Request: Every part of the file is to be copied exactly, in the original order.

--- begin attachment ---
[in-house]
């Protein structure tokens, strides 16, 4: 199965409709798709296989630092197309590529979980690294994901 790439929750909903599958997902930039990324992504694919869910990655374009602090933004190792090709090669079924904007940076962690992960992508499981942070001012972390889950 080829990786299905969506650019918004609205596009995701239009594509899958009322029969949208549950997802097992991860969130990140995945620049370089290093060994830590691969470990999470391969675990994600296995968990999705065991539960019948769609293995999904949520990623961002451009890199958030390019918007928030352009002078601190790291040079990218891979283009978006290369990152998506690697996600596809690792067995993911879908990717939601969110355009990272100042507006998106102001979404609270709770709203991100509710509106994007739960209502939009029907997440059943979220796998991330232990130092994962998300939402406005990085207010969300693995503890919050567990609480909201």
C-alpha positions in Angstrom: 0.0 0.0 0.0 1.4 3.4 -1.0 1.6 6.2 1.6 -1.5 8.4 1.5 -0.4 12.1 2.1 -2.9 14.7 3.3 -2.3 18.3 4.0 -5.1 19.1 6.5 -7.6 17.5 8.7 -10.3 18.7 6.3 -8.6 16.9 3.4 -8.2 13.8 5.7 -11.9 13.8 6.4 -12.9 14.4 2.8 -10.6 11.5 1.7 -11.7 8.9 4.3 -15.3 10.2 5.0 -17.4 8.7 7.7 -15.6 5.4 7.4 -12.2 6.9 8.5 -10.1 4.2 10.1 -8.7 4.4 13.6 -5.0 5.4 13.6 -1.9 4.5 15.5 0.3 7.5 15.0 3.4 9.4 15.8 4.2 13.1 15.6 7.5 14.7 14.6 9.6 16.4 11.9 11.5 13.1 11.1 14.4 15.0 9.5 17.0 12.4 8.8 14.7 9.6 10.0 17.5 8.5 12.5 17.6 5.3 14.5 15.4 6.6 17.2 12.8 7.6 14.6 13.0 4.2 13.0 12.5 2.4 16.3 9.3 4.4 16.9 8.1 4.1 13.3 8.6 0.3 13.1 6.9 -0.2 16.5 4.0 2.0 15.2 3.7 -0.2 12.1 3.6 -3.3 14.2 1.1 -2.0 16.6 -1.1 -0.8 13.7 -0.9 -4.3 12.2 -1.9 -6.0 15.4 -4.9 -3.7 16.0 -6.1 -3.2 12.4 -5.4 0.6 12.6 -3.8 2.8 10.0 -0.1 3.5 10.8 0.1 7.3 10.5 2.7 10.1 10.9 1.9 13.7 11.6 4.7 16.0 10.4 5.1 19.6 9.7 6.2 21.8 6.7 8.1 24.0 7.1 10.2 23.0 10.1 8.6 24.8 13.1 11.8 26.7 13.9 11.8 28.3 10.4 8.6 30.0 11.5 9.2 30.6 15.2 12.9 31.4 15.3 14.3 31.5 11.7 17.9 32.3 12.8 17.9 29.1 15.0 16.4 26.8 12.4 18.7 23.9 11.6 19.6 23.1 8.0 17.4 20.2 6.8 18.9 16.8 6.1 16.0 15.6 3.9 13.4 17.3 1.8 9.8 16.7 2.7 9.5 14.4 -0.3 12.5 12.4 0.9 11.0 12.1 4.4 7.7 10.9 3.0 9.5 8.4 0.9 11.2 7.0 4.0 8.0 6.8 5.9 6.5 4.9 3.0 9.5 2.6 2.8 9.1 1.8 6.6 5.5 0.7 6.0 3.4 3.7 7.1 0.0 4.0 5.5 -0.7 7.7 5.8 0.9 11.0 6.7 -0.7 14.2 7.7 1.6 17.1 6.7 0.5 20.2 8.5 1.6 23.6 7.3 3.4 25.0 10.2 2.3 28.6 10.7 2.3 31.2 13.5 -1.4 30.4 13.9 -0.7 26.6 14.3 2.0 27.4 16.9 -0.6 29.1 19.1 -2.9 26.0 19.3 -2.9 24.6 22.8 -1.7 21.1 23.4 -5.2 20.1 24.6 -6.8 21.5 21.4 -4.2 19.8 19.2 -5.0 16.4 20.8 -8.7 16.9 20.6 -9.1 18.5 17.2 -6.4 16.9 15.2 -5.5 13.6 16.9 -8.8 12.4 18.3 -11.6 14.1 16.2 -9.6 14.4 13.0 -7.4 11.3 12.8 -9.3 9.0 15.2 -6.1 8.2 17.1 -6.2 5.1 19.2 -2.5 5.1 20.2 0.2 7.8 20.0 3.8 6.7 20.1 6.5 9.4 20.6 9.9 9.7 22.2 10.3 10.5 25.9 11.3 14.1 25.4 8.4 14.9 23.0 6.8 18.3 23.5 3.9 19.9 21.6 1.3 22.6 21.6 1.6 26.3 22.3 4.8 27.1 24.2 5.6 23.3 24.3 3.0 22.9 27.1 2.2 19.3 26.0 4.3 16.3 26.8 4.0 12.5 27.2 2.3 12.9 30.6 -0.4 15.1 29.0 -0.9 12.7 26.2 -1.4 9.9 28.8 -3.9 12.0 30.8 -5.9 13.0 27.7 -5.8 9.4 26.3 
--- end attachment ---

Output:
[in-house]
């Protein structure tokens, strides 16, 4: 199965409709798709296989630092197309590529979980690294994901 790439929750909903599958997902930039990324992504694919869910990655374009602090933004190792090709090669079924904007940076962690992960992508499981942070001012972390889950 080829990786299905969506650019918004609205596009995701239009594509899958009322029969949208549950997802097992991860969130990140995945620049370089290093060994830590691969470990999470391969675990994600296995968990999705065991539960019948769609293995999904949520990623961002451009890199958030390019918007928030352009002078601190790291040079990218891979283009978006290369990152998506690697996600596809690792067995993911879908990717939601969110355009990272100042507006998106102001979404609270709770709203991100509710509106994007739960209502939009029907997440059943979220796998991330232990130092994962998300939402406005990085207010969300693995503890919050567990609480909201």
C-alpha positions in Angstrom: 0.0 0.0 0.0 1.4 3.4 -1.0 1.6 6.2 1.6 -1.5 8.4 1.5 -0.4 12.1 2.1 -2.9 14.7 3.3 -2.3 18.3 4.0 -5.1 19.1 6.5 -7.6 17.5 8.7 -10.3 18.7 6.3 -8.6 16.9 3.4 -8.2 13.8 5.7 -11.9 13.8 6.4 -12.9 14.4 2.8 -10.6 11.5 1.7 -11.7 8.9 4.3 -15.3 10.2 5.0 -17.4 8.7 7.7 -15.6 5.4 7.4 -12.2 6.9 8.5 -10.1 4.2 10.1 -8.7 4.4 13.6 -5.0 5.4 13.6 -1.9 4.5 15.5 0.3 7.5 15.0 3.4 9.4 15.8 4.2 13.1 15.6 7.5 14.7 14.6 9.6 16.4 11.9 11.5 13.1 11.1 14.4 15.0 9.5 17.0 12.4 8.8 14.7 9.6 10.0 17.5 8.5 12.5 17.6 5.3 14.5 15.4 6.6 17.2 12.8 7.6 14.6 13.0 4.2 13.0 12.5 2.4 16.3 9.3 4.4 16.9 8.1 4.1 13.3 8.6 0.3 13.1 6.9 -0.2 16.5 4.0 2.0 15.2 3.7 -0.2 12.1 3.6 -3.3 14.2 1.1 -2.0 16.6 -1.1 -0.8 13.7 -0.9 -4.3 12.2 -1.9 -6.0 15.4 -4.9 -3.7 16.0 -6.1 -3.2 12.4 -5.4 0.6 12.6 -3.8 2.8 10.0 -0.1 3.5 10.8 0.1 7.3 10.5 2.7 10.1 10.9 1.9 13.7 11.6 4.7 16.0 10.4 5.1 19.6 9.7 6.2 21.8 6.7 8.1 24.0 7.1 10.2 23.0 10.1 8.6 24.8 13.1 11.8 26.7 13.9 11.8 28.3 10.4 8.6 30.0 11.5 9.2 30.6 15.2 12.9 31.4 15.3 14.3 31.5 11.7 17.9 32.3 12.8 17.9 29.1 15.0 16.4 26.8 12.4 18.7 23.9 11.6 19.6 23.1 8.0 17.4 20.2 6.8 18.9 16.8 6.1 16.0 15.6 3.9 13.4 17.3 1.8 9.8 16.7 2.7 9.5 14.4 -0.3 12.5 12.4 0.9 11.0 12.1 4.4 7.7 10.9 3.0 9.5 8.4 0.9 11.2 7.0 4.0 8.0 6.8 5.9 6.5 4.9 3.0 9.5 2.6 2.8 9.1 1.8 6.6 5.5 0.7 6.0 3.4 3.7 7.1 0.0 4.0 5.5 -0.7 7.7 5.8 0.9 11.0 6.7 -0.7 14.2 7.7 1.6 17.1 6.7 0.5 20.2 8.5 1.6 23.6 7.3 3.4 25.0 10.2 2.3 28.6 10.7 2.3 31.2 13.5 -1.4 30.4 13.9 -0.7 26.6 14.3 2.0 27.4 16.9 -0.6 29.1 19.1 -2.9 26.0 19.3 -2.9 24.6 22.8 -1.7 21.1 23.4 -5.2 20.1 24.6 -6.8 21.5 21.4 -4.2 19.8 19.2 -5.0 16.4 20.8 -8.7 16.9 20.6 -9.1 18.5 17.2 -6.4 16.9 15.2 -5.5 13.6 16.9 -8.8 12.4 18.3 -11.6 14.1 16.2 -9.6 14.4 13.0 -7.4 11.3 12.8 -9.3 9.0 15.2 -6.1 8.2 17.1 -6.2 5.1 19.2 -2.5 5.1 20.2 0.2 7.8 20.0 3.8 6.7 20.1 6.5 9.4 20.6 9.9 9.7 22.2 10.3 10.5 25.9 11.3 14.1 25.4 8.4 14.9 23.0 6.8 18.3 23.5 3.9 19.9 21.6 1.3 22.6 21.6 1.6 26.3 22.3 4.8 27.1 24.2 5.6 23.3 24.3 3.0 22.9 27.1 2.2 19.3 26.0 4.3 16.3 26.8 4.0 12.5 27.2 2.3 12.9 30.6 -0.4 15.1 29.0 -0.9 12.7 26.2 -1.4 9.9 28.8 -3.9 12.0 30.8 -5.9 13.0 27.7 -5.8 9.4 26.3 